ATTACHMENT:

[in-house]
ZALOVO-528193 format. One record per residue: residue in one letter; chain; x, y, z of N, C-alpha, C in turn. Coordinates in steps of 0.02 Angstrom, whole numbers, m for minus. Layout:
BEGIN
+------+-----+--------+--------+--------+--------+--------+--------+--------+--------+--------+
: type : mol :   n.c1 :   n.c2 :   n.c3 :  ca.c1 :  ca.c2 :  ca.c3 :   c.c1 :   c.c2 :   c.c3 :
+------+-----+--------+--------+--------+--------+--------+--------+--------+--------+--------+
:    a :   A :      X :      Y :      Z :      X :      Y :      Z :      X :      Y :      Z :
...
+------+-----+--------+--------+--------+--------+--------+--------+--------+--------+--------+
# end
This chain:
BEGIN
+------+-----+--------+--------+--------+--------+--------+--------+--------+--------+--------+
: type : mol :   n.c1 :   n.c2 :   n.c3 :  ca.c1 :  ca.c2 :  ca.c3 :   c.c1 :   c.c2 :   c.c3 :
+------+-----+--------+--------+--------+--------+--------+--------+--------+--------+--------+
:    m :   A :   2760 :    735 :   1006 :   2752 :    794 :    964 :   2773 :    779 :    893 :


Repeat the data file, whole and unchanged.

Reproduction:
[in-house]
ZALOVO-528193 format. One record per residue: residue in one letter; chain; x, y, z of N, C-alpha, C in turn. Coordinates in steps of 0.02 Angstrom, whole numbers, m for minus. Layout:
BEGIN
+------+-----+--------+--------+--------+--------+--------+--------+--------+--------+--------+
: type : mol :   n.c1 :   n.c2 :   n.c3 :  ca.c1 :  ca.c2 :  ca.c3 :   c.c1 :   c.c2 :   c.c3 :
+------+-----+--------+--------+--------+--------+--------+--------+--------+--------+--------+
:    a :   A :      X :      Y :      Z :      X :      Y :      Z :      X :      Y :      Z :
...
+------+-----+--------+--------+--------+--------+--------+--------+--------+--------+--------+
# end
This chain:
BEGIN
+------+-----+--------+--------+--------+--------+--------+--------+--------+--------+--------+
: type : mol :   n.c1 :   n.c2 :   n.c3 :  ca.c1 :  ca.c2 :  ca.c3 :   c.c1 :   c.c2 :   c.c3 :
+------+-----+--------+--------+--------+--------+--------+--------+--------+--------+--------+
:    m :   A :   2760 :    735 :   1006 :   2752 :    794 :    964 :   2773 :    779 :    893 :